Photographer: Joshua Roberts/Bloomberg

Trump Nominates Goldman's Donovan as Deputy Treasury Secretary

  • Nominee was managing director in private wealth management
  • Donovan’s appointment must be confirmed by U.S. Senate

U.S. President Donald Trump said he intends to nominate Jim Donovan, a Goldman Sachs banker, as deputy secretary of the Treasury.

Donovan most recently was a managing director at the bank’s private wealth management division and has been at Goldman since 1993. He would be subject to Senate confirmation. At Treasury, Donovan would join the effort to execute the extensive economic policy agenda that the new administration has promised. Trump has vowed to cut regulations and taxes with the goal of unlocking economic growth.

While Trump repeatedly attacked Goldman Sachs’s government influence during his campaign, he’s tapped a number of high-ranking personnel from the bank to serve in his administration. Besides Steven Mnuchin, Trump’s Treasury secretary, former Goldman officials working for the new administration include former President Gary Cohn, now director of the National Economic Council; Stephen Bannon, the chief White House strategist; and Dina Powell, formerly the bank’s head of philanthropic investment, who’s an assistant to the president and senior counselor for economic initiatives.

"Jim is smart, extremely versatile and as hard working as they come. He will be an invaluable asset to the economic team," said Goldman spokesman Andrew Williams.

David Malpass, who has served in two Republican administrations, was nominated as undersecretary for international affairs. His background in a high-profile job at the now-defunct Bear Stearns could attract criticism from congressional Democrats. The year before his employer’s demise, Malpass penned a column in the Wall Street Journal where he downplayed “housing- and debt-market corrections,” which he said would probably help with economic growth.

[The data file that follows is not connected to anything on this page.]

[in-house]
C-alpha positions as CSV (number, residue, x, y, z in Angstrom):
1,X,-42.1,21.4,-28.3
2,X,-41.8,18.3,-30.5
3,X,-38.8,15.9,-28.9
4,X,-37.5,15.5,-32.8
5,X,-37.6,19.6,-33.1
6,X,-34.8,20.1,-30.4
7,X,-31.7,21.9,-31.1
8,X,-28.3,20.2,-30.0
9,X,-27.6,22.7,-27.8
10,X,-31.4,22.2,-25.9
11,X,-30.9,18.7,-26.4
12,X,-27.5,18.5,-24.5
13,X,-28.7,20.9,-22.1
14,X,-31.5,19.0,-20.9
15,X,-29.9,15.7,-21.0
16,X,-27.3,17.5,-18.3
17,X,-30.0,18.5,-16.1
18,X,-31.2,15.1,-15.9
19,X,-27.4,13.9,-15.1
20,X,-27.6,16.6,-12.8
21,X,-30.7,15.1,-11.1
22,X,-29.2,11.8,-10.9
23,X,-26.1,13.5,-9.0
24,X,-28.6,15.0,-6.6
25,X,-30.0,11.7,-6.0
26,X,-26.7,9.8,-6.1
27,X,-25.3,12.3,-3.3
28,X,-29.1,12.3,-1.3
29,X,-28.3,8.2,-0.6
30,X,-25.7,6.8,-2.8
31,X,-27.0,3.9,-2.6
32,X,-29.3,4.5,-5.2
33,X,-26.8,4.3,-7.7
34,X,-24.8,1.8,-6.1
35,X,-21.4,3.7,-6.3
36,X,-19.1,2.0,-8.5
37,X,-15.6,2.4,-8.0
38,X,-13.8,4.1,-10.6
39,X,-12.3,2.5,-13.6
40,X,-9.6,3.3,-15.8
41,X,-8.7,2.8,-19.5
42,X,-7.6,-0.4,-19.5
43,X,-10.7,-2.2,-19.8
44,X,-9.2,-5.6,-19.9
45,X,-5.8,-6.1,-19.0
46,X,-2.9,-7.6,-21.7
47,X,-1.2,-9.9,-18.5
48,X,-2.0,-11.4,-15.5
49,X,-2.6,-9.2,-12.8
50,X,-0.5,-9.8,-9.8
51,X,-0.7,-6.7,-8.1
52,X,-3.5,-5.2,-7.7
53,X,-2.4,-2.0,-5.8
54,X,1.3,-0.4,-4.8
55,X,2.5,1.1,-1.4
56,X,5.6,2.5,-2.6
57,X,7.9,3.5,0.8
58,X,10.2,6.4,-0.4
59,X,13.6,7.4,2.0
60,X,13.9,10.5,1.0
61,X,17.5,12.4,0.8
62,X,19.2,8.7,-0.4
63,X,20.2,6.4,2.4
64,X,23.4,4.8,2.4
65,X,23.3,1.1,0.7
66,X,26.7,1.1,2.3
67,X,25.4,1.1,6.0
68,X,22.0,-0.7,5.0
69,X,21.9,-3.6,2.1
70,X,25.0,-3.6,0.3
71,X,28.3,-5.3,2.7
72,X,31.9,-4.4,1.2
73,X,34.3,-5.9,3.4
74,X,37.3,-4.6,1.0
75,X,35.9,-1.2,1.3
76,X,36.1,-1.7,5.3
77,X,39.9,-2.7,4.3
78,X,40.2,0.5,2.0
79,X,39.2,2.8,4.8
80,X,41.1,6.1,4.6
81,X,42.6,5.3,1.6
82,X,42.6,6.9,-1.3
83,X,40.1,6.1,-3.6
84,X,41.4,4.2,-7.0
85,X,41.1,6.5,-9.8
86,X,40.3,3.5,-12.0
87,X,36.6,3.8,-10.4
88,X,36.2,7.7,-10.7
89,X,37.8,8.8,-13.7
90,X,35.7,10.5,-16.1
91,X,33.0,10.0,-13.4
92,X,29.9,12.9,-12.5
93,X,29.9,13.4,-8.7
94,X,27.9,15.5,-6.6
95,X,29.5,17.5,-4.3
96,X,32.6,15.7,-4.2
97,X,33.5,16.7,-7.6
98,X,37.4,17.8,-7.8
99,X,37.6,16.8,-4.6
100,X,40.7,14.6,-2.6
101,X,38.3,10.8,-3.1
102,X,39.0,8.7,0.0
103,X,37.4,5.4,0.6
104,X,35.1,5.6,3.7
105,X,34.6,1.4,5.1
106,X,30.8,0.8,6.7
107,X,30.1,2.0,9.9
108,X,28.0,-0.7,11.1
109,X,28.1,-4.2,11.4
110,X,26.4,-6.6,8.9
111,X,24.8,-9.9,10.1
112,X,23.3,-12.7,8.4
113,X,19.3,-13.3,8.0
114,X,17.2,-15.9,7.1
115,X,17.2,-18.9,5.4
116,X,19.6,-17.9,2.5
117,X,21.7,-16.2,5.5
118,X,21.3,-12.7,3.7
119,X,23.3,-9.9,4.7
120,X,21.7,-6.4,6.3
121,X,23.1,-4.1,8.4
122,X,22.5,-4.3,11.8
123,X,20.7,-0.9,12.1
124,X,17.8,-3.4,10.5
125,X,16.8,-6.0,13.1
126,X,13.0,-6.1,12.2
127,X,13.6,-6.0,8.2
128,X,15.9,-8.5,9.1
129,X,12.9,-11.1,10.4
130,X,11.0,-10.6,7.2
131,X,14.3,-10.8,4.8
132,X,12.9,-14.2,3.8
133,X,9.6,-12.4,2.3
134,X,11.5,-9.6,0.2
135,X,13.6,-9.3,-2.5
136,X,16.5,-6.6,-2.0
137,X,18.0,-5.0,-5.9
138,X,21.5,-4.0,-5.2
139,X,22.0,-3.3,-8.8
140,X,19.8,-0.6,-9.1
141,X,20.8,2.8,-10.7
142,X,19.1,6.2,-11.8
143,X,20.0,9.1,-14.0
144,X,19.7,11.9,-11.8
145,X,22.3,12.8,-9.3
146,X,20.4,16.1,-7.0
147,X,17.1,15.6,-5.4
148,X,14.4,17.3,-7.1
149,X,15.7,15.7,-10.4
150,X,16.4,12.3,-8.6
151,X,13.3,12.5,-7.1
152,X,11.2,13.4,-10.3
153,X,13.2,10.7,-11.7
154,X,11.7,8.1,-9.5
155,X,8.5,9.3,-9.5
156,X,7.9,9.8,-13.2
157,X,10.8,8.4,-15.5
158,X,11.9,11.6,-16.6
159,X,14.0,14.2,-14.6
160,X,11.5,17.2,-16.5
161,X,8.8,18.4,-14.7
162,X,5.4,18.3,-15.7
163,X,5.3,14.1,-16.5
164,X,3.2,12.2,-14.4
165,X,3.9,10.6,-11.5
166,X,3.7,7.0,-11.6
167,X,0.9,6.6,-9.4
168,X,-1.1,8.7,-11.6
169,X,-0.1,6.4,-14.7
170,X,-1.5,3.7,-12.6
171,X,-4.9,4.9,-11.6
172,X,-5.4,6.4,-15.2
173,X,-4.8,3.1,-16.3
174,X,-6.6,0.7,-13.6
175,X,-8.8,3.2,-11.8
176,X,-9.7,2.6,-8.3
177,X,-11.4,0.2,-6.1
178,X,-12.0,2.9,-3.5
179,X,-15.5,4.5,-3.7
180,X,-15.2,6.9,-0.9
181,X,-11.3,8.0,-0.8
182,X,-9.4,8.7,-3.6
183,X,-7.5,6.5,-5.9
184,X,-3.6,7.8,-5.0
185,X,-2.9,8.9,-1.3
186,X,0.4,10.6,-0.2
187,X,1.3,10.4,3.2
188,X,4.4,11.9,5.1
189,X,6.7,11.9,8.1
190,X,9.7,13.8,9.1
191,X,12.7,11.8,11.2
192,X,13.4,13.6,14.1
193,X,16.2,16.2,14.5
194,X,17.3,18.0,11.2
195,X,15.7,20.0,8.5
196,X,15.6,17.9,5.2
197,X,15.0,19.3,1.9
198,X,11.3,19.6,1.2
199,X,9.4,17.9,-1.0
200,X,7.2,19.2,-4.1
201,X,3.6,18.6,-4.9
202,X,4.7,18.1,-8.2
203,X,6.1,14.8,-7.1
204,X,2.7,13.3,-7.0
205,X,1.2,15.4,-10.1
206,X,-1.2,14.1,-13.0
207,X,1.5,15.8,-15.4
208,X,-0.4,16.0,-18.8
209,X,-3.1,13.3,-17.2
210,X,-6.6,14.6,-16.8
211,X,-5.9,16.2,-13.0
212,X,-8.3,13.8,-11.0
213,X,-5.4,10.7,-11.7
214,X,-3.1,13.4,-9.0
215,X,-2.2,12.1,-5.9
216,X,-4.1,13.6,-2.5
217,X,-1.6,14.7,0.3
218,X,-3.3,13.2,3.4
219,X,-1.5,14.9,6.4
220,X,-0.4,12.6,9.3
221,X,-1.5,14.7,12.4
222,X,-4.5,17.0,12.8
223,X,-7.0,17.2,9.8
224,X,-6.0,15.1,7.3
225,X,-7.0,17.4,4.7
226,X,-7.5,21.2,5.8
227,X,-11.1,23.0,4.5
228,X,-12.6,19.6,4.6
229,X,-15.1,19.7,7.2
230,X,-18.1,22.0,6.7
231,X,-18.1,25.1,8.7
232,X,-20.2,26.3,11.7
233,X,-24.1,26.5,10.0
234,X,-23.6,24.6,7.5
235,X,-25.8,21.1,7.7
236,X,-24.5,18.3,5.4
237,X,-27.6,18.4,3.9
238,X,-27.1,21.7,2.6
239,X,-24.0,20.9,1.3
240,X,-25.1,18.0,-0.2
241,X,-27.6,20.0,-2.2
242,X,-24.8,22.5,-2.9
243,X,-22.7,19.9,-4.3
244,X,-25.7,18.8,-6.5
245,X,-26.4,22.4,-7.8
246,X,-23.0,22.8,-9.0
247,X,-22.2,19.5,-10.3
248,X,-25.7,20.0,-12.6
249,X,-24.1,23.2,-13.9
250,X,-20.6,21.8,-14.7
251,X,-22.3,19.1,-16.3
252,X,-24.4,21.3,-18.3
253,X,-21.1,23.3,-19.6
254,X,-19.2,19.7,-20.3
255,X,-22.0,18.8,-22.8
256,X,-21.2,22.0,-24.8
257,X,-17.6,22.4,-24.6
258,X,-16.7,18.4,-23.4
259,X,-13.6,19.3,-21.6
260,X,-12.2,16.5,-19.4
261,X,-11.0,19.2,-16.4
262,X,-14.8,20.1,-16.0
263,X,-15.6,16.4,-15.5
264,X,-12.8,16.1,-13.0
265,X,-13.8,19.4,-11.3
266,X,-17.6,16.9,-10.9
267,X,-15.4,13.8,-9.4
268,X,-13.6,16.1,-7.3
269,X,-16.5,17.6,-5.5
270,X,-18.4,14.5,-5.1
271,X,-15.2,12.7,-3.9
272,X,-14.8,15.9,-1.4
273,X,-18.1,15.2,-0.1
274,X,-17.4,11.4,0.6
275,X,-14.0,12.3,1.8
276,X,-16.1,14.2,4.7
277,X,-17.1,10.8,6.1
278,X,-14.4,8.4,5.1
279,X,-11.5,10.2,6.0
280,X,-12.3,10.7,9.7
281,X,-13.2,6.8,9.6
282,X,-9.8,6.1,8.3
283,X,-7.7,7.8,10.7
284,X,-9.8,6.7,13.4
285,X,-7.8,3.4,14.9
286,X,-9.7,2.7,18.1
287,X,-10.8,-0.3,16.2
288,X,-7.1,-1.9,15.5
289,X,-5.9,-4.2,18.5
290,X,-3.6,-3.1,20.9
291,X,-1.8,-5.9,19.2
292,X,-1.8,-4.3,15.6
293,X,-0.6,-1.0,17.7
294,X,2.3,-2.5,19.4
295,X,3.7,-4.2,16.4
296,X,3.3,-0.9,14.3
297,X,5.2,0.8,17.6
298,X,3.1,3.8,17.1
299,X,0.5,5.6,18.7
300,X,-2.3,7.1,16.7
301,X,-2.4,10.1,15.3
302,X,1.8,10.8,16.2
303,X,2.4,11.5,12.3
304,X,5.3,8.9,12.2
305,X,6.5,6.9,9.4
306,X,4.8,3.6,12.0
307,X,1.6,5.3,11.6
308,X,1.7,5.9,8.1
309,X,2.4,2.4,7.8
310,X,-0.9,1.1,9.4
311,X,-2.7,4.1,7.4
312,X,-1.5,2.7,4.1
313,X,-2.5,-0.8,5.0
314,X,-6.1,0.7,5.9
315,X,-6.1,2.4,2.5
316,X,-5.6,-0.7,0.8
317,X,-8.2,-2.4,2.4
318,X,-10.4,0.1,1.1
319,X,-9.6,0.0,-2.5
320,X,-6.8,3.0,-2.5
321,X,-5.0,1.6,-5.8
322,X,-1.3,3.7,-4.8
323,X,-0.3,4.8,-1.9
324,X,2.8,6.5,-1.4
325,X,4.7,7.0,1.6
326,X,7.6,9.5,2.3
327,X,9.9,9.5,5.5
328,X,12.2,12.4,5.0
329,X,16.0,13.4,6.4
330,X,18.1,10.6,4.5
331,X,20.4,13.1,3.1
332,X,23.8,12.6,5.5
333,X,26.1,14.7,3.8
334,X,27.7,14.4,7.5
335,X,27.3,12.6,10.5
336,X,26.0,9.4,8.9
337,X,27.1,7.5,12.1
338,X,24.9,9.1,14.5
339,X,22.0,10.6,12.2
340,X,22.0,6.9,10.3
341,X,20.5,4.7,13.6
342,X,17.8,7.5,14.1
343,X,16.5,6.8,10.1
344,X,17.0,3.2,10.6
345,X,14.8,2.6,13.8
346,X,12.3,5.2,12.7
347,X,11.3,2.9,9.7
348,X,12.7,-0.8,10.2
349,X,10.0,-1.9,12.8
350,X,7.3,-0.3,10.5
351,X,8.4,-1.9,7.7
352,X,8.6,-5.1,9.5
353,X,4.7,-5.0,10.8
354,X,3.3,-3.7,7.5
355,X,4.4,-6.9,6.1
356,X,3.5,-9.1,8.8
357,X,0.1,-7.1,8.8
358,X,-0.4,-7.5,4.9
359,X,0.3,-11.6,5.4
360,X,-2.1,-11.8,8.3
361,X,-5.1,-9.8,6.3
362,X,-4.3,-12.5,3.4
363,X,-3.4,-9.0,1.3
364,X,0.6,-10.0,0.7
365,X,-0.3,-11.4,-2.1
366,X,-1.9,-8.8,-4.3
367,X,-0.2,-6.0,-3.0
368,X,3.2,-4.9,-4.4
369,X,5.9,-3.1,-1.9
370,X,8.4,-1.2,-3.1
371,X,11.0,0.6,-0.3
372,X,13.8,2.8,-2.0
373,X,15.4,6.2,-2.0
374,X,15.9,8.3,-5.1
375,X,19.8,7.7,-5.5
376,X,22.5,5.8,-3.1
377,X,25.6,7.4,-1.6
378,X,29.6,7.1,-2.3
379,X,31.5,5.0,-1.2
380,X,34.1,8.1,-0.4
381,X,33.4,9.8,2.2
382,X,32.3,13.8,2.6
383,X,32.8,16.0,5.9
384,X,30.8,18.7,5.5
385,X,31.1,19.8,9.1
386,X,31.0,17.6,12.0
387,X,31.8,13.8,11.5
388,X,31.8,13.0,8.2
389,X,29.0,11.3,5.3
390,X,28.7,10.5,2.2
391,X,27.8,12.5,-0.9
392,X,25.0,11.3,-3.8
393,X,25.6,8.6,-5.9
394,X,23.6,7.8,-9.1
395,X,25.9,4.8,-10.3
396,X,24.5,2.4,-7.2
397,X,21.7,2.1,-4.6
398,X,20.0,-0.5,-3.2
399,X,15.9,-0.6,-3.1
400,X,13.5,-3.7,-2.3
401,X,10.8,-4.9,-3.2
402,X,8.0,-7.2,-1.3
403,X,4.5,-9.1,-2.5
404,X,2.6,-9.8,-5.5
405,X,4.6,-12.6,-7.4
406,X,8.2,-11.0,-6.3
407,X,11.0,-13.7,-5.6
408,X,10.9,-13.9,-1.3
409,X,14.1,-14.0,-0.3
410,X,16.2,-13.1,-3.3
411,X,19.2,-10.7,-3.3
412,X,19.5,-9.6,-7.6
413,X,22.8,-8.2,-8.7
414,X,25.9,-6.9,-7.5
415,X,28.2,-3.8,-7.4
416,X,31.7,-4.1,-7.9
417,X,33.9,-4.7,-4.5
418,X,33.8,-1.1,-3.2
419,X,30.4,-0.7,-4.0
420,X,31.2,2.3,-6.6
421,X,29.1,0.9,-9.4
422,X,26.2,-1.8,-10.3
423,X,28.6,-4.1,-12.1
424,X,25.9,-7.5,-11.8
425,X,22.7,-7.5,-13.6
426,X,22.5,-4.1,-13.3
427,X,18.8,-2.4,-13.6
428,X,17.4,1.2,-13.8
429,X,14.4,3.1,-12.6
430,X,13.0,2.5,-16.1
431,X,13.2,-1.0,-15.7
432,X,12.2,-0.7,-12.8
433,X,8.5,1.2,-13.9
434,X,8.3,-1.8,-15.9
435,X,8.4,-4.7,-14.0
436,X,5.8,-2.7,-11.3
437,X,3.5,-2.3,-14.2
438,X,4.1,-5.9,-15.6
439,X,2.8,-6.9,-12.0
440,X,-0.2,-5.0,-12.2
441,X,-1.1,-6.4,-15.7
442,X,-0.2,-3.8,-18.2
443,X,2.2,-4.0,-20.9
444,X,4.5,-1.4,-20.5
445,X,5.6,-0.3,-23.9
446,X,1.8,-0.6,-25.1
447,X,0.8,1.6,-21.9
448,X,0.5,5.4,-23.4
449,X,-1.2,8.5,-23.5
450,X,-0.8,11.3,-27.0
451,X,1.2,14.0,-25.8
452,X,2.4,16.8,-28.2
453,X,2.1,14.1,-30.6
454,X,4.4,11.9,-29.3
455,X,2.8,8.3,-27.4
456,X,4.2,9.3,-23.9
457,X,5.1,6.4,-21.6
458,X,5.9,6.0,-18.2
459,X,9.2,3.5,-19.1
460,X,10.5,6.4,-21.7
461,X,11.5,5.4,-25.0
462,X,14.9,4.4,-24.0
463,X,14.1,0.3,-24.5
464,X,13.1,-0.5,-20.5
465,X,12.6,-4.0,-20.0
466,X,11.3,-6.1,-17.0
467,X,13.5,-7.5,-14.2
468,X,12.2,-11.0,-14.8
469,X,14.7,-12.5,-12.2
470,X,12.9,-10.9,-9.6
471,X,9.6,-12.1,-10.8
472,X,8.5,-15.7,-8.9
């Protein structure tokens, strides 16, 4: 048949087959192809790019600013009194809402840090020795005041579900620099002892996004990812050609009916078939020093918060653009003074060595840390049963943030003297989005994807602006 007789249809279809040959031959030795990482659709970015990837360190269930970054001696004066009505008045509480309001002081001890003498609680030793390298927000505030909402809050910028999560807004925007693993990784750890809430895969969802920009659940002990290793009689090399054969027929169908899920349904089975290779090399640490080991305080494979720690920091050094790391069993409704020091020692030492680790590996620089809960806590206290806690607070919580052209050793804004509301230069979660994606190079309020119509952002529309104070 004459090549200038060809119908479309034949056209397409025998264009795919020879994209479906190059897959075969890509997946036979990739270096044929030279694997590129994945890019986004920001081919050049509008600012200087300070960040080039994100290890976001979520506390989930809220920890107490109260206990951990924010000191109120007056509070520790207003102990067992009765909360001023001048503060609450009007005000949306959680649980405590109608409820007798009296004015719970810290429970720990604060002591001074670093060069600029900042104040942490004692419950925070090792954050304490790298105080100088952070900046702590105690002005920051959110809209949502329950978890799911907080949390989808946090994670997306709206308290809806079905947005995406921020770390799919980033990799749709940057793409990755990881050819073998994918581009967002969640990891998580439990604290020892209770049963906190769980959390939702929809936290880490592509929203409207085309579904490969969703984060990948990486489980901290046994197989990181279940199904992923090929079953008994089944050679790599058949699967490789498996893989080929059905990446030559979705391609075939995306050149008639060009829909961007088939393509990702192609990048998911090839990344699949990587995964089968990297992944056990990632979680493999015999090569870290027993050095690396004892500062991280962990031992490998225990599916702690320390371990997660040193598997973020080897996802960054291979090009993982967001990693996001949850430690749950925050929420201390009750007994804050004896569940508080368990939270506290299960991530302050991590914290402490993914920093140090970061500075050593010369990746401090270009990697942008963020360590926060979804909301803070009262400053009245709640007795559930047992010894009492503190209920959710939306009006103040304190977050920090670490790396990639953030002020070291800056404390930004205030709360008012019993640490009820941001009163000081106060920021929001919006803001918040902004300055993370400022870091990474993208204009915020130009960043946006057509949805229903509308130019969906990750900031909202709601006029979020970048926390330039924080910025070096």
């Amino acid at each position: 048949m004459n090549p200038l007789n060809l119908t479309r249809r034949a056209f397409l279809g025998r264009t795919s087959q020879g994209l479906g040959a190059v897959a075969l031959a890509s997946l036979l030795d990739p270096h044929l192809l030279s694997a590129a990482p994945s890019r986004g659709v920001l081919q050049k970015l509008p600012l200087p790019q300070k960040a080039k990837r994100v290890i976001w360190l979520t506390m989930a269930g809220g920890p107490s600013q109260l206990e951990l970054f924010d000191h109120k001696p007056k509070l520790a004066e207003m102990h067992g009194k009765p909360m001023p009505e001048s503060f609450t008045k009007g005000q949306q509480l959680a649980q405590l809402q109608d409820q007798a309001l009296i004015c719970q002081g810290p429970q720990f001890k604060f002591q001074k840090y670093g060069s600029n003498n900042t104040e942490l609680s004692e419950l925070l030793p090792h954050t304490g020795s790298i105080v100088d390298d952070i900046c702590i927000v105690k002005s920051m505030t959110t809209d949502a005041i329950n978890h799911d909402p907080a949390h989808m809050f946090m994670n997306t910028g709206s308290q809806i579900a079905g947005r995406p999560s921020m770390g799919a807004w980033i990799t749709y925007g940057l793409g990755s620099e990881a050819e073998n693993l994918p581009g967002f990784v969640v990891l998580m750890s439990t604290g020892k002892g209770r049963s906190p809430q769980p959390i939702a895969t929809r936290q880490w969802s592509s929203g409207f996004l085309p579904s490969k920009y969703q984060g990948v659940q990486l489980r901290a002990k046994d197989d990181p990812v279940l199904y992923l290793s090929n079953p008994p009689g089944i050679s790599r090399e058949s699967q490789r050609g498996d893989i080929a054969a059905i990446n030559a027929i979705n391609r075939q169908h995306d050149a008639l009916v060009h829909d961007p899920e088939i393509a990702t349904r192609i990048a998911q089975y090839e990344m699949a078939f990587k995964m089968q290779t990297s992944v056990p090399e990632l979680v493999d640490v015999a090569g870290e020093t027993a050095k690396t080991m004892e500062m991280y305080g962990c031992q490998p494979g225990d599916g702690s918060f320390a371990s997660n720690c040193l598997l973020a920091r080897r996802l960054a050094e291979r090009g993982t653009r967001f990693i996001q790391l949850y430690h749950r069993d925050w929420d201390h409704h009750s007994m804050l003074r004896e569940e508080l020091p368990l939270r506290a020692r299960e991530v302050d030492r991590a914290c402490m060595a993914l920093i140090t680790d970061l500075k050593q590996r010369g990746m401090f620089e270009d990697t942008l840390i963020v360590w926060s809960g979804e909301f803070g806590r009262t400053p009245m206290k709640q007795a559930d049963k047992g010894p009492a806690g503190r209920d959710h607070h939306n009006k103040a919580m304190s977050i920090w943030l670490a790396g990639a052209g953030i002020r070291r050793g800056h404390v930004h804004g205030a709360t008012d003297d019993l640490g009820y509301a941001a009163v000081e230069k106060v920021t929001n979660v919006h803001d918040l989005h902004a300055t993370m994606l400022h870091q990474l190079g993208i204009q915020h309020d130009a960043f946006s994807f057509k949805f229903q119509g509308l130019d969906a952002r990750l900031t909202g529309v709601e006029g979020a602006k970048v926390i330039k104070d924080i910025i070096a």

Trump also picked Adam Lerrick, a visiting scholar at the American Enterprise Institute, and former adviser on international economic policy to the Joint Economic Committee of Congress, as deputy undersecretary for international finance.

Other nominees in Treasury roles include Sigal Mandelker, a partner at the New York law firm of Proskauer Rose LLP, chosen to serve as undersecretary of the Treasury for Terrorism and Financial Intelligence; Brent James McIntosh, selected as Treasury’s general counsel; and Andrew K. ”Drew“ Maloney, vice president of Global Government and External Affairs at Hess Corp. Maloney will serve as deputy undersecretary of the Treasury for Legislative Affairs and upon confirmation will become an assistant secretary of the Treasury Legislative Affairs, according to the White House statement.